Latest Public Sector News

30.05.12

Police BlackBerry scheme makes only ‘woeful’ savings

A scheme to give police officers smartphones and streamline bureaucracy has failed to achieve its expected £125m savings, the Commons Public Accounts Committee has reported, instead making just £600,000 – less than 1% of the money spent on the project.

The Mobile Information Programme ran between 2008 and 2010 with £71m invested through the Home Office and the National Policing Improvement Agency (NPIA). The plan was to purchase 41,000 BlackBerry phones for officers.

The programme aimed to save £125m by reducing paperwork and freeing up officers for frontline duties, but has only saved £600,000.

The committee found that while some forces were all equipped with the devices, others had none and there was not enough effort taken to establish whether the new equipment worked effectively.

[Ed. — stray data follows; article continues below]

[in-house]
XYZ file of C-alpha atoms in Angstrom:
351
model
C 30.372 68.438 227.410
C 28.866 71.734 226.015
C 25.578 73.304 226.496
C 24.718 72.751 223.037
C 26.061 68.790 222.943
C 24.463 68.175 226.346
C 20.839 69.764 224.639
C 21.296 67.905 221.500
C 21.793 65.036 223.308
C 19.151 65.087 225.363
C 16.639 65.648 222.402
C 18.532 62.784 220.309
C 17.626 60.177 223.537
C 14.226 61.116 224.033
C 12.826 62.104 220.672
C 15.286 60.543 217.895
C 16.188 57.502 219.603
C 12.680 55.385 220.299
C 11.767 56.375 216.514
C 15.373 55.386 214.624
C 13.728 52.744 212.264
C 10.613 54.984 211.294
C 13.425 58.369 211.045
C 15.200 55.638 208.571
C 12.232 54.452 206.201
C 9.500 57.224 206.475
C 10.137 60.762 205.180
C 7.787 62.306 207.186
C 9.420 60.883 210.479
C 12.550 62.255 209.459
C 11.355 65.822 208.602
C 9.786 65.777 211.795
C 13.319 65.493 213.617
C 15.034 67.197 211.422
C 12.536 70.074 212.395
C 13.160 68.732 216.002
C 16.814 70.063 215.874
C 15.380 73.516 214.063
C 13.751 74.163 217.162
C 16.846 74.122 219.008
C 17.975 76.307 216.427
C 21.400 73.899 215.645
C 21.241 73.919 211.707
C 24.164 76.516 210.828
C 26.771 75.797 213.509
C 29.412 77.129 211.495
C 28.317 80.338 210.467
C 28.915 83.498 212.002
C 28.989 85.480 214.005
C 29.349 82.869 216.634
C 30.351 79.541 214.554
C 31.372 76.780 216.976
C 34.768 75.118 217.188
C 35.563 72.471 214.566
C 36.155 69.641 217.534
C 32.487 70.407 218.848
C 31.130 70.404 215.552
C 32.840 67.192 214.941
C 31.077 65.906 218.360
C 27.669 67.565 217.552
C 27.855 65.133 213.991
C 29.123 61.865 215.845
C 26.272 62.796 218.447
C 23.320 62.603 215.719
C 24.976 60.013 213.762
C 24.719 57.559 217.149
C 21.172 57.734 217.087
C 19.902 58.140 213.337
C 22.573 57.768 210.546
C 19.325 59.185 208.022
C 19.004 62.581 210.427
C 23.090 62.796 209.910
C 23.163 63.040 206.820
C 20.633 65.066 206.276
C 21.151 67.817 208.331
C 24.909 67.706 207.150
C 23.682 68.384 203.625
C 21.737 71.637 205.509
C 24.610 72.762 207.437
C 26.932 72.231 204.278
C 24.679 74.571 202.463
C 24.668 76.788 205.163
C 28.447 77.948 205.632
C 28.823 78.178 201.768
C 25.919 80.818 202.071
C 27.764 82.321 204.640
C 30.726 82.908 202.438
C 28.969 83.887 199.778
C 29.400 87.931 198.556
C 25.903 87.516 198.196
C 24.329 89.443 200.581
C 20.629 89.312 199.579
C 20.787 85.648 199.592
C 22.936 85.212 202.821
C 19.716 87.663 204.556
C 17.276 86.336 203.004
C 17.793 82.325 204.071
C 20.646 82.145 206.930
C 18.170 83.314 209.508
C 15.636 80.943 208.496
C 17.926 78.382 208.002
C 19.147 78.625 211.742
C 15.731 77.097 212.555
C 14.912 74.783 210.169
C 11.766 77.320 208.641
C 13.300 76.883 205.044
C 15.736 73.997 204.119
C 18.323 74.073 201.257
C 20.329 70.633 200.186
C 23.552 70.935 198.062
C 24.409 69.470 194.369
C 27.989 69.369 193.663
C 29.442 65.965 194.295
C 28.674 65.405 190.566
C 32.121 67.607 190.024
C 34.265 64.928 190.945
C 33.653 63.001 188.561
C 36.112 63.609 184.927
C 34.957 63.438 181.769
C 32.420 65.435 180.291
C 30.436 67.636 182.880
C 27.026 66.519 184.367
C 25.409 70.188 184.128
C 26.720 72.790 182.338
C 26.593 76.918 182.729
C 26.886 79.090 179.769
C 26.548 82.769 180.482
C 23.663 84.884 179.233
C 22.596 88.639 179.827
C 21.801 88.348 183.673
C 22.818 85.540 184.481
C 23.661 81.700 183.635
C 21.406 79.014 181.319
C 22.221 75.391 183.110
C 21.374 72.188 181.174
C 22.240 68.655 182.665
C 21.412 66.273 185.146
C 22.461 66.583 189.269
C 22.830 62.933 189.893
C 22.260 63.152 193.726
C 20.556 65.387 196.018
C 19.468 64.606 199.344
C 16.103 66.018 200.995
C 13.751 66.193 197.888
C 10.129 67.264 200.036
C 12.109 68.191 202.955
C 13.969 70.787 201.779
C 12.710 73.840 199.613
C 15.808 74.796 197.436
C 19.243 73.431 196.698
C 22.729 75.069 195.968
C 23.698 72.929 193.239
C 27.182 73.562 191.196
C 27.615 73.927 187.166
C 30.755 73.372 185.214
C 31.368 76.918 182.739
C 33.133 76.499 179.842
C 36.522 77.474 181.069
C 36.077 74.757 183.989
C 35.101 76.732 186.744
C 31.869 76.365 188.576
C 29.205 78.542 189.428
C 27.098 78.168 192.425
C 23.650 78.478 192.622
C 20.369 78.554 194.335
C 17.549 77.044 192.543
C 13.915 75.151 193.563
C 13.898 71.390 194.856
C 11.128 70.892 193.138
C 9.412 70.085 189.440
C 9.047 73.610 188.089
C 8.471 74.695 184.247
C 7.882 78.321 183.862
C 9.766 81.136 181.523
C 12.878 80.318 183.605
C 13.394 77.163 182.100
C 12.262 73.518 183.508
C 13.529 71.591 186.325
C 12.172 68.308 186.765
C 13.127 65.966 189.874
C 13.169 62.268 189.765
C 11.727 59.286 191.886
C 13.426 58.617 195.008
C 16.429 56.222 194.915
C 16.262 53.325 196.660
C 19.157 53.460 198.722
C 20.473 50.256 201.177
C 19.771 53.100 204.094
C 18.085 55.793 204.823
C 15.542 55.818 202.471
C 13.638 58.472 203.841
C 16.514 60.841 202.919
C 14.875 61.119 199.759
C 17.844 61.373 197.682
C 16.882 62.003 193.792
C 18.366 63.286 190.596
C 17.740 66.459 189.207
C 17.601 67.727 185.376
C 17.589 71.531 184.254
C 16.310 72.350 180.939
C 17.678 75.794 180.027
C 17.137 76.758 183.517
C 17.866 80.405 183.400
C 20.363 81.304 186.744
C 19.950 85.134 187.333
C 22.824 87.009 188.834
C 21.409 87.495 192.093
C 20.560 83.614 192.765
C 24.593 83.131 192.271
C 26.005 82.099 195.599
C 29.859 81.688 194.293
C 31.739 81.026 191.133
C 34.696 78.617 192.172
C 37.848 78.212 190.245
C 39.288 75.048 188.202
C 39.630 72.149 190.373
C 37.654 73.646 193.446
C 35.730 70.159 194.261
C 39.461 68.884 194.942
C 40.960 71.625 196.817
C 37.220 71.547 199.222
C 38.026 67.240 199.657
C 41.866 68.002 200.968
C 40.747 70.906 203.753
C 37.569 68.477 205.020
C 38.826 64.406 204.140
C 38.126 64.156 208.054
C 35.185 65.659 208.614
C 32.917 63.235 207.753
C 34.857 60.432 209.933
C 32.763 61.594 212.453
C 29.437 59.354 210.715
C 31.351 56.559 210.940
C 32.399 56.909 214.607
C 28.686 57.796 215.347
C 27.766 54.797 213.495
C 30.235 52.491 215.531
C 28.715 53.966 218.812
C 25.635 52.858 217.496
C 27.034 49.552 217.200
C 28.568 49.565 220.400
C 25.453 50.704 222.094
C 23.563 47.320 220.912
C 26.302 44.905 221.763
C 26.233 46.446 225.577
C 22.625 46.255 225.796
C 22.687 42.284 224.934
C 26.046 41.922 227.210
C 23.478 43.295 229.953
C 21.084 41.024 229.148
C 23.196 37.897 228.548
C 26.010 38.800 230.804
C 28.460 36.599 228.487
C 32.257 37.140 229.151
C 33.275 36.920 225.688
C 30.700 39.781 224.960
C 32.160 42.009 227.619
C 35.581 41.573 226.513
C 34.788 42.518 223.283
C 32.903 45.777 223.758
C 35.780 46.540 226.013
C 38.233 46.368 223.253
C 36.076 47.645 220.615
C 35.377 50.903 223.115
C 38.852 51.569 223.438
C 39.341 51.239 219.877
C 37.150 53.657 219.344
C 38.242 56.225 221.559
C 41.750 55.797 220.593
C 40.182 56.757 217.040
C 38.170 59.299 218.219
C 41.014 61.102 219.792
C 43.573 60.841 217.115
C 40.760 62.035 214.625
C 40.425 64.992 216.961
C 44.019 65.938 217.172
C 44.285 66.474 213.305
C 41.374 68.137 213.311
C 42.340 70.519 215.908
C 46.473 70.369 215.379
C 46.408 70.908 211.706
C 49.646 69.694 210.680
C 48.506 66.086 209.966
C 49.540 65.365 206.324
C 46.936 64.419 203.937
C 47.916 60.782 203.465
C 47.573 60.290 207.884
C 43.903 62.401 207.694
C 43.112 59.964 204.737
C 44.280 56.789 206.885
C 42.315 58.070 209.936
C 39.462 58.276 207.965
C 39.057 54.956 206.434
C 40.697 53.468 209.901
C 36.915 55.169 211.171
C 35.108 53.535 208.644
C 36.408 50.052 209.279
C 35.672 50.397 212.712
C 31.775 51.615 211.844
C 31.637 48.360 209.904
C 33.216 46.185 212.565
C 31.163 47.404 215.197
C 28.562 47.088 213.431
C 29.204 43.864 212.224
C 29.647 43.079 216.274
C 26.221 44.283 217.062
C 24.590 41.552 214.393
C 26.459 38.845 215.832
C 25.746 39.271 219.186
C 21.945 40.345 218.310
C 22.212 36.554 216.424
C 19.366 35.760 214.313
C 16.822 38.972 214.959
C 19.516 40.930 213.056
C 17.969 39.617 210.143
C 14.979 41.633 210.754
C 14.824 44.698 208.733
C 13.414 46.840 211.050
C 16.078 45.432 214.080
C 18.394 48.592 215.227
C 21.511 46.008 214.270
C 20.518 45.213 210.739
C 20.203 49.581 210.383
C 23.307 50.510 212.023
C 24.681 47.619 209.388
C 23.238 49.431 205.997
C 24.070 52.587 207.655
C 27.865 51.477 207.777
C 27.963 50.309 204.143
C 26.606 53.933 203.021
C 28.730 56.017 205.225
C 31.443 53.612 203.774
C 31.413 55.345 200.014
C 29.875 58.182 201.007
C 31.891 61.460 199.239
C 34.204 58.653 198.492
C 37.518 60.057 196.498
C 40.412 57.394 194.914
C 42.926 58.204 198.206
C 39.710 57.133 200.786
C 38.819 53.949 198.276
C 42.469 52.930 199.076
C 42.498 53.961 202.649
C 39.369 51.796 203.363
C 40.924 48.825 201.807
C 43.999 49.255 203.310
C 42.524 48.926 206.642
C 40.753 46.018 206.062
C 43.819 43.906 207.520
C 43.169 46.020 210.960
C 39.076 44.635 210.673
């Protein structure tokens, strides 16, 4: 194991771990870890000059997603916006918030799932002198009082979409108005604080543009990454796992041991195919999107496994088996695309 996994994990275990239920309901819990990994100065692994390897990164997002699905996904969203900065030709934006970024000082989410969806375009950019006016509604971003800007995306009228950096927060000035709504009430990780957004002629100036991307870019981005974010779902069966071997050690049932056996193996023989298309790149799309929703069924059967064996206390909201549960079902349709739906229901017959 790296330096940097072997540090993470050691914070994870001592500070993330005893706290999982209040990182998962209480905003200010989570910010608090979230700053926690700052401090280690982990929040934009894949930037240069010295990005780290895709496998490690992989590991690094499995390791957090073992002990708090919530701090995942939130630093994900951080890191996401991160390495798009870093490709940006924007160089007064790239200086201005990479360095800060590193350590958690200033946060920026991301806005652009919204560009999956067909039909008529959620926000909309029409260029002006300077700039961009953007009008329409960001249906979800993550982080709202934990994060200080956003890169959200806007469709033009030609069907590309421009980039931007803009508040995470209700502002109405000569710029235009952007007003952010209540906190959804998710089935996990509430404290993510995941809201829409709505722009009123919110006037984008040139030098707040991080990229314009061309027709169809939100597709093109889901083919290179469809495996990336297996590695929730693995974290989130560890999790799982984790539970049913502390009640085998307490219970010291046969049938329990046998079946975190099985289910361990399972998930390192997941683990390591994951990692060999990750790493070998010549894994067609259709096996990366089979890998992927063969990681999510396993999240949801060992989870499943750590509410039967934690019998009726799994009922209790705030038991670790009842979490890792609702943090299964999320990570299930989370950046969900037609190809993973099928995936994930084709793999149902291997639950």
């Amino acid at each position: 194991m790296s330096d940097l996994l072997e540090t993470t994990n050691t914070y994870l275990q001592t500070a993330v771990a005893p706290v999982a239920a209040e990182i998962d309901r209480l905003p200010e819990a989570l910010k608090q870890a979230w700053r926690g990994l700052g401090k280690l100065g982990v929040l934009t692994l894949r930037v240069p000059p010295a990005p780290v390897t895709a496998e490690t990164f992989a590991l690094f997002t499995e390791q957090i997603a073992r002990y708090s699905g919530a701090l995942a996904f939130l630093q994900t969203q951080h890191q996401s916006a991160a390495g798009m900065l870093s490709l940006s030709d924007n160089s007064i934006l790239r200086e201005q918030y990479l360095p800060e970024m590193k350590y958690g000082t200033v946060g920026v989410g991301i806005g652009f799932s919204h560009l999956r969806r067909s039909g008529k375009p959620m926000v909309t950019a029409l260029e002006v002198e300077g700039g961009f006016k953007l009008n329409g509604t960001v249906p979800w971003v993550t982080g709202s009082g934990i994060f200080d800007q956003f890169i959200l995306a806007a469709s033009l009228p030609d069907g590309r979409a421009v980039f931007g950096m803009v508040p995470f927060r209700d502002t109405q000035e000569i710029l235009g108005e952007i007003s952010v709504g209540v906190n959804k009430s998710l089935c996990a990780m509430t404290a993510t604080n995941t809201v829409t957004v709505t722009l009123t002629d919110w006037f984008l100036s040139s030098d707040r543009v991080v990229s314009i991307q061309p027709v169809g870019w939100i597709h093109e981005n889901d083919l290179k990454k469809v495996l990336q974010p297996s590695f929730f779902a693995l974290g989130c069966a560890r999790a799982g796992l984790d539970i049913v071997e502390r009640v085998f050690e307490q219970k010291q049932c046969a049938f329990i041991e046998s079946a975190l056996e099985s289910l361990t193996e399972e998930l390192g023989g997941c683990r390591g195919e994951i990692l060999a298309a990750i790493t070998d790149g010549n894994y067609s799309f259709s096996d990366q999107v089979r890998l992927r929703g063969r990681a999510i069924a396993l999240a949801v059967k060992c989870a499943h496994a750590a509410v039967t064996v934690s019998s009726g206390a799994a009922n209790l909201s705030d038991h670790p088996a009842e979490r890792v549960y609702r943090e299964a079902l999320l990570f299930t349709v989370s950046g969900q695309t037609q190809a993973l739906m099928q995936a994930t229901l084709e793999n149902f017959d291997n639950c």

Committee chair Margaret Hodge said: “Although some forces have used the devices to improve efficiency, most have not. And although most forces reported the devices allowed officers to spend more time out of the station, some said using the devices actually led officers to spend more time in the station. The department and agency does not know why.

“Not enough attention has been paid to outcomes. The programme was supposed to contribute £125m to cashable savings by the police service. So far it has managed a woeful £600,000, less than 1% of the public money spent on the scheme.”

The report recommends clear guidance is needed on what needs to be purchased and why for the future.

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